Patrick's on point on going ‘green'
Gov. Deval Patrick is right about one thing. The state needs a strategy to promote clean-energy solutions and the good-paying jobs that come with "green" companies locating here.
The alternative-energy industry, still in its infancy, is rising high on America's radar screen. And there are opportunities galore for states seeking to attract leading-edge companies.
Patrick wants to seize the advantage. He wants to develop initiatives that would make Massachusetts the welcome home of green industry.
It's a good idea, and the Legislature should get behind the governor and push hard for a comprehensive alternative energy strategy.
On Monday, Patrick addressed 200 business, environmental and labor leaders in Washington. Here's what he said:
"I don't just want wind farms. I want companies that build turbines. I want hybrid-vehicle companies to consult us on conservation strategies. I want companies that design solar panels. The whole integrated industry can have a place in Massachusetts and in the U.S.," Patrick said. "If we get this right, the whole world will be our customer."
Give Patrick credit. He supported the wind farm project off Cape Cod despite opposition from Not-In-My-Backyard millionaire loudmouths. He is resolved to promoting 21st century solutions to the nation's energy crisis and pollution woes.
With its higher institutions of learning and proliferation of high-tech companies, Massachusetts is primed for an industry explosion that is bound to take place over the next five years. There are only two problems. First, these companies must be recruited. Second, the state's arduous and complex permitting process must be fast-tracked for these companies to locate here quickly.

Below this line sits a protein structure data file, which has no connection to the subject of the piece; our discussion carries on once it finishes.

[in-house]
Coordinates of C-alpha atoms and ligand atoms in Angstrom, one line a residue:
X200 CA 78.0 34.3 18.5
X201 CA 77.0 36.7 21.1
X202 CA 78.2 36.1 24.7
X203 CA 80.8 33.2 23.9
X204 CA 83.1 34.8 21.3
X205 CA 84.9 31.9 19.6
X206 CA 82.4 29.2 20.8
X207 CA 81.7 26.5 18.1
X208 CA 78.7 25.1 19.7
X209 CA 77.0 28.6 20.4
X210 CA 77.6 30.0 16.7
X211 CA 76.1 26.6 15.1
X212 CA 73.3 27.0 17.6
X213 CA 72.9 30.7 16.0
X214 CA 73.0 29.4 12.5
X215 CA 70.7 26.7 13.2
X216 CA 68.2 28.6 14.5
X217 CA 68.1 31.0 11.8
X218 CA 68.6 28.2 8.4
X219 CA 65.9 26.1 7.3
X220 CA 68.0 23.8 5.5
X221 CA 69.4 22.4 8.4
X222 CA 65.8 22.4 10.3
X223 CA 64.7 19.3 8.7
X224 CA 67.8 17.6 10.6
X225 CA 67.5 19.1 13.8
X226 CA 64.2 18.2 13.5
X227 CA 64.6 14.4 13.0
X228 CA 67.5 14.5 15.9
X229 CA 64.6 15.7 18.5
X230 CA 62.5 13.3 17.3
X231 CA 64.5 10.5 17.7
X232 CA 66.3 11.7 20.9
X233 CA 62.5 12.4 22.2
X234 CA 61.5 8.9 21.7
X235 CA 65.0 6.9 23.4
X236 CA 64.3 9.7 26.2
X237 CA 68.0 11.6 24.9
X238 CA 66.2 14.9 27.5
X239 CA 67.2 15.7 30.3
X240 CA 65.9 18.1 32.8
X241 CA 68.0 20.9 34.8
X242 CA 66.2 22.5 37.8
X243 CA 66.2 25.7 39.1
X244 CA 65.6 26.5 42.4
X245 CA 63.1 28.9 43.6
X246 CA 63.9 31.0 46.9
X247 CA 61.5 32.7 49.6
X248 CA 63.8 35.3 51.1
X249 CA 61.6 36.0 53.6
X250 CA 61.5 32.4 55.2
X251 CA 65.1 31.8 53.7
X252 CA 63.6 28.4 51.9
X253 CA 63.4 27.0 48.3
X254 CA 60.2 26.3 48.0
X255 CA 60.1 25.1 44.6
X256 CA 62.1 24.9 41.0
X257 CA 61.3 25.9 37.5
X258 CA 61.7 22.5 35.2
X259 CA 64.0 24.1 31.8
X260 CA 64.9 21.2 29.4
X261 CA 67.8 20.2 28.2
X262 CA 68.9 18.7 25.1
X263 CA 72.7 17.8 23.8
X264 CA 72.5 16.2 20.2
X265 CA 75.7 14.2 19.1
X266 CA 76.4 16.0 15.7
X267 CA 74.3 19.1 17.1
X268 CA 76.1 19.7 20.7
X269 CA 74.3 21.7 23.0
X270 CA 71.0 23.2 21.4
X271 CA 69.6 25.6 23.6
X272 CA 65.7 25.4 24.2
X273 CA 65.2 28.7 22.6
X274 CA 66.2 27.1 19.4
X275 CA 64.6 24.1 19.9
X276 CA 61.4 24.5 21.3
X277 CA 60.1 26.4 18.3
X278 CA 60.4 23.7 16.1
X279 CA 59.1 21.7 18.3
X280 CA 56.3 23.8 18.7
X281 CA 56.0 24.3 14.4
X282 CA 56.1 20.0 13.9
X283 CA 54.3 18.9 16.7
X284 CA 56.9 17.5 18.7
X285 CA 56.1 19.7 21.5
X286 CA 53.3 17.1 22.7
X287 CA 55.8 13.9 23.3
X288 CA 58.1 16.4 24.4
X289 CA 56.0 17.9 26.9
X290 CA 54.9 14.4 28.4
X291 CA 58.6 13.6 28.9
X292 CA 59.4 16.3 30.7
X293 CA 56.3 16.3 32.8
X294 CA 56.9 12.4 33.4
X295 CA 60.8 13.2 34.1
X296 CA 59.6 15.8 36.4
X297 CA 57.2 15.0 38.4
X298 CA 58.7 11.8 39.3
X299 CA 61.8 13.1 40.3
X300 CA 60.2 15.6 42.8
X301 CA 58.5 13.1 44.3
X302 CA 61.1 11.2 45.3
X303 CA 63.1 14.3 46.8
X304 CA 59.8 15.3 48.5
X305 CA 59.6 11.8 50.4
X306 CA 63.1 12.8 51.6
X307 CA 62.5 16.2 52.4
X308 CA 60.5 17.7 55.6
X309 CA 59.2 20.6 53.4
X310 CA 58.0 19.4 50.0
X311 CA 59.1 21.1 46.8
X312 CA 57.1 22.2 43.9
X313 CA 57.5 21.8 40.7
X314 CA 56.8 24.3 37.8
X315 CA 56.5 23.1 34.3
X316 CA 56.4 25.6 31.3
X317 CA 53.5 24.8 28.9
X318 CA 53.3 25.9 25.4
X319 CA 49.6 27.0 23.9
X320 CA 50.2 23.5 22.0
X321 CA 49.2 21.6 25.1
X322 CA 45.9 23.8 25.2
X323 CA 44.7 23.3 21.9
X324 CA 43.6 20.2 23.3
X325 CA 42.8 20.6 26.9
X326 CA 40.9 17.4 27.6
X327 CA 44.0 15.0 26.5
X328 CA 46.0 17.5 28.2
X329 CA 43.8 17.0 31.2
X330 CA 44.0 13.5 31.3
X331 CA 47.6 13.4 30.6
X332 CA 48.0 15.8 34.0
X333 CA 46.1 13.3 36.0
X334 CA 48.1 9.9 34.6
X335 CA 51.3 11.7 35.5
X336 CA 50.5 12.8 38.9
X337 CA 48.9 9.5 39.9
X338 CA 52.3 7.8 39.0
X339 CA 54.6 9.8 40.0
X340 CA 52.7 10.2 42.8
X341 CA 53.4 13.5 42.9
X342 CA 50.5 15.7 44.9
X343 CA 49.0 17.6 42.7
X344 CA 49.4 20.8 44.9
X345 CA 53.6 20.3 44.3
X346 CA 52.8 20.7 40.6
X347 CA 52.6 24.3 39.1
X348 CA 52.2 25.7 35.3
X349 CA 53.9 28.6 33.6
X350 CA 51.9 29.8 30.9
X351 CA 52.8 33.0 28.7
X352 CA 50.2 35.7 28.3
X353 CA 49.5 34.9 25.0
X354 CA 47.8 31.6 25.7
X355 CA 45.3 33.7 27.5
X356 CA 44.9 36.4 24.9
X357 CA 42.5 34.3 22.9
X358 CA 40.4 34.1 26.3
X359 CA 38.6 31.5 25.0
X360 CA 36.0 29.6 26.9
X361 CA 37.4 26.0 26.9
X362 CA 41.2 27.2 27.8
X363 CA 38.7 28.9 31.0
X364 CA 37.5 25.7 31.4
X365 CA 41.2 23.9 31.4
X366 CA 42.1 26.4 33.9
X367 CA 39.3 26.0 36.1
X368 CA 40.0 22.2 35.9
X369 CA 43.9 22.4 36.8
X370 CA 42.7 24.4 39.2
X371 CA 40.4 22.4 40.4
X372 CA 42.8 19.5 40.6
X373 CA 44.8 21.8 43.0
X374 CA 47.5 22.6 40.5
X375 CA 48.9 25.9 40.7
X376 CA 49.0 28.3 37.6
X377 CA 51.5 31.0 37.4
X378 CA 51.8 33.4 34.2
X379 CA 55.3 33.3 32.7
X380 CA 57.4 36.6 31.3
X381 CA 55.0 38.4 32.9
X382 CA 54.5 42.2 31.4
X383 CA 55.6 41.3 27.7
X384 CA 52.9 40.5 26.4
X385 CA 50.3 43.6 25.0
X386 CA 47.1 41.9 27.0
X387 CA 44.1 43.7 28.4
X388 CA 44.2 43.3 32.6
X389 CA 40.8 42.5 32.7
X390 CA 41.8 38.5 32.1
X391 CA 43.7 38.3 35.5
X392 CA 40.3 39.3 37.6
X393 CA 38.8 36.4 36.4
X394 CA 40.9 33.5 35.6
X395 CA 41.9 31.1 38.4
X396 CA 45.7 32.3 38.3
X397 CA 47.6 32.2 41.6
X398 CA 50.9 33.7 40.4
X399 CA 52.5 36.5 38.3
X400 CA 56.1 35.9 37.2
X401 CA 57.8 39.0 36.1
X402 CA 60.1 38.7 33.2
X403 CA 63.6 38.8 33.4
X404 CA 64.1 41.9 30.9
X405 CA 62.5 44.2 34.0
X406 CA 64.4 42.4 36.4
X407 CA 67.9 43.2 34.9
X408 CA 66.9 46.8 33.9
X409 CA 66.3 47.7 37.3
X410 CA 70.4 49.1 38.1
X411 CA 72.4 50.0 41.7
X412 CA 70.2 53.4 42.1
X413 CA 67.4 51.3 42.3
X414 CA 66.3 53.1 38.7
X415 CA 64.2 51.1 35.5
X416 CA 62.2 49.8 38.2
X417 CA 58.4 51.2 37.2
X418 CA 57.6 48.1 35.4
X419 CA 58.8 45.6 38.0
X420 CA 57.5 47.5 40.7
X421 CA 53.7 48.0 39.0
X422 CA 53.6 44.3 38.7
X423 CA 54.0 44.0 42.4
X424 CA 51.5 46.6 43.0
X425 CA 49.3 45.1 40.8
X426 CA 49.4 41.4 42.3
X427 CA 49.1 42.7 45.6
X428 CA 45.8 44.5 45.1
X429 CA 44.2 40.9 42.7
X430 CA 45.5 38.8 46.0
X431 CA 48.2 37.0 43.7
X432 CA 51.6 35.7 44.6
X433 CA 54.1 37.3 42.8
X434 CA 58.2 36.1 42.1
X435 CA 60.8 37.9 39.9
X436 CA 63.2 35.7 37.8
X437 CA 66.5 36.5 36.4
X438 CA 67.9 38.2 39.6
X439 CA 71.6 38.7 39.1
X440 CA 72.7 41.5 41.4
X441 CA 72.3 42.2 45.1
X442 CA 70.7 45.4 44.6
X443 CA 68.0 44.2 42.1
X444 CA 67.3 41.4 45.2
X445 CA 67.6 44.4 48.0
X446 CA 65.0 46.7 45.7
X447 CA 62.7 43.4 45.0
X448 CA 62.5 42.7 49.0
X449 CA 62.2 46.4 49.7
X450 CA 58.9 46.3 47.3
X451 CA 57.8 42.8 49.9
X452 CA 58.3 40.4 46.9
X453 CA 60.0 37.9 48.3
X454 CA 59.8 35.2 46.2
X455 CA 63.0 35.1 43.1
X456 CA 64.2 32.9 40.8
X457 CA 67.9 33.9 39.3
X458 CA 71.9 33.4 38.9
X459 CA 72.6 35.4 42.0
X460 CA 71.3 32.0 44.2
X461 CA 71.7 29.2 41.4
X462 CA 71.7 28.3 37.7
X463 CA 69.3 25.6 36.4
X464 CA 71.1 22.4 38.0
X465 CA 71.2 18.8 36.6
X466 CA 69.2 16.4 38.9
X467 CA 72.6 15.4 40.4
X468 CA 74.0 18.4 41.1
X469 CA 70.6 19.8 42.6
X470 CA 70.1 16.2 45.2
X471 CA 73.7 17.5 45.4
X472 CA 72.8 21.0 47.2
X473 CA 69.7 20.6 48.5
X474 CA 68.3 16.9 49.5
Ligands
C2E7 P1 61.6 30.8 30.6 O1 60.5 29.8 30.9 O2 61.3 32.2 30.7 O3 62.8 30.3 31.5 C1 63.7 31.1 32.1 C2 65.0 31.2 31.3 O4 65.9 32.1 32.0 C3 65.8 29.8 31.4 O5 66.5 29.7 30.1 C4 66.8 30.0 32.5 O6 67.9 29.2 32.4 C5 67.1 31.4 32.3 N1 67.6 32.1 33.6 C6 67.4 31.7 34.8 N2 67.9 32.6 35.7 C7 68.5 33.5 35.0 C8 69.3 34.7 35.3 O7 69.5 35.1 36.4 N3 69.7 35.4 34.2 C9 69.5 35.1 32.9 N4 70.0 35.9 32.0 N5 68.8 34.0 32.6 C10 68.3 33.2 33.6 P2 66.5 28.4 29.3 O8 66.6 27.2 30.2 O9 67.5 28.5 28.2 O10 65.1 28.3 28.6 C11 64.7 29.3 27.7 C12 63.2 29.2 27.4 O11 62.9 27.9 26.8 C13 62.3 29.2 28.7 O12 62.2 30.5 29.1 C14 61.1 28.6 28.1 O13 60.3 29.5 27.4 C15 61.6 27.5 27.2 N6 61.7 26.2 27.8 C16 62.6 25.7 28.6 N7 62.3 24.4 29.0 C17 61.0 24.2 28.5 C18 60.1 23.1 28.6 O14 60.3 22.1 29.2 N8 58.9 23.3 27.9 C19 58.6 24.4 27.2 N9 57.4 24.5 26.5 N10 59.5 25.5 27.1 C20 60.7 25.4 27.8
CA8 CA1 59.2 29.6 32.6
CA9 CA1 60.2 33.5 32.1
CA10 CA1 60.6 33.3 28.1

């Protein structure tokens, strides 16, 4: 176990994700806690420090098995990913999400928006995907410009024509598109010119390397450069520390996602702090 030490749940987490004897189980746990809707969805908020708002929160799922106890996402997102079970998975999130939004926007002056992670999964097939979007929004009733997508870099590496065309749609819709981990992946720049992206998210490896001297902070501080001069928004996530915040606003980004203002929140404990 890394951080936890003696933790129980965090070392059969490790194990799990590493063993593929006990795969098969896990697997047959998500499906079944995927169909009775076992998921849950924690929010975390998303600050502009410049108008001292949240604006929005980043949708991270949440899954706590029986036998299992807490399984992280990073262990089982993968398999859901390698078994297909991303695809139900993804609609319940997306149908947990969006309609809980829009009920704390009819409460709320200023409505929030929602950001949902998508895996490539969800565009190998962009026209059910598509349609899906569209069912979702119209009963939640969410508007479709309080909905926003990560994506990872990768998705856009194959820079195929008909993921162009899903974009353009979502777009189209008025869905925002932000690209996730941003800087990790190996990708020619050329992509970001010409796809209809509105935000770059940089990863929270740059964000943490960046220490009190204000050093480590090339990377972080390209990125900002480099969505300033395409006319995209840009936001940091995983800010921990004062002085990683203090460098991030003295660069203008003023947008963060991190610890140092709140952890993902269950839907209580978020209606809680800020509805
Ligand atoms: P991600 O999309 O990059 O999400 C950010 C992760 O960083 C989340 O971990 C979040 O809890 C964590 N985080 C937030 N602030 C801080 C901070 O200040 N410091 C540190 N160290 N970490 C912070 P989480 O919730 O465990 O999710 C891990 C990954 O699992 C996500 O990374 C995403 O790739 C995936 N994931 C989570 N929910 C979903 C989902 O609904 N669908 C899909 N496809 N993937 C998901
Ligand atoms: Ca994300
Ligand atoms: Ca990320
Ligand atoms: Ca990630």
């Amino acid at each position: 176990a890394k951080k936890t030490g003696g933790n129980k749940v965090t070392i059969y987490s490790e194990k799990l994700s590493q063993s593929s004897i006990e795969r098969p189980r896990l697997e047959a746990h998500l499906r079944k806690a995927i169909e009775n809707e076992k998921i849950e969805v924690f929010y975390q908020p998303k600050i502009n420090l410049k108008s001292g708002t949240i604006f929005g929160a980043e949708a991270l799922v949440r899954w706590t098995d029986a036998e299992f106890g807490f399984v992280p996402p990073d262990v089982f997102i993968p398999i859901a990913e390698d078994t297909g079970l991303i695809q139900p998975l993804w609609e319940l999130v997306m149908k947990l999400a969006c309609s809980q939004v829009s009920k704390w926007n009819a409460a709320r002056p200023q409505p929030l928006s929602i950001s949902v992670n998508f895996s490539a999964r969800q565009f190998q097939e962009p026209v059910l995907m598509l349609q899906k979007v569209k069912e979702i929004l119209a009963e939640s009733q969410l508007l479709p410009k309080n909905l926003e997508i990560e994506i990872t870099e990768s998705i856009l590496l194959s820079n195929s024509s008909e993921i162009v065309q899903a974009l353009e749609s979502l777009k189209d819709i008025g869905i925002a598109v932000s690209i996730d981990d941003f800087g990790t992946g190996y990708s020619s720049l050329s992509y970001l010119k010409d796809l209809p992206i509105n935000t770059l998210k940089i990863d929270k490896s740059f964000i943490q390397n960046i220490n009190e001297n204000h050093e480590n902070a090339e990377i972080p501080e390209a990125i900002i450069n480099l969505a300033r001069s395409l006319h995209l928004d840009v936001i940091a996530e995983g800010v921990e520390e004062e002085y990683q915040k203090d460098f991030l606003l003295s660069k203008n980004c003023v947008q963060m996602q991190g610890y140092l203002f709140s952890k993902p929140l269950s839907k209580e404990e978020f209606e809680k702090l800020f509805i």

America 's future rests on reducing its dependance on foreign oil. Massachusetts has a chance to become part of the solution and reap huge dividends from new economic activity and a cleaner environment.
Of course, it won't be easy. Soon after Patrick's remarks in Washington, Colorado Gov. Bill Ritter threw down a competitive challenge. "Gov. Patrick talks about bringing jobs to Massachusetts. We're going to arm wrestle you for those jobs because we want those same manufacturing plants," he said.
The game is on. There's no time to waste.
The Editor of The Sun is James Campanini. The newspaper won the New England Associated Press for Editorial Writing in 2001. This Editorial in The Sun on February 28, 2007 i reprinted here with Mr. Campanini's permission.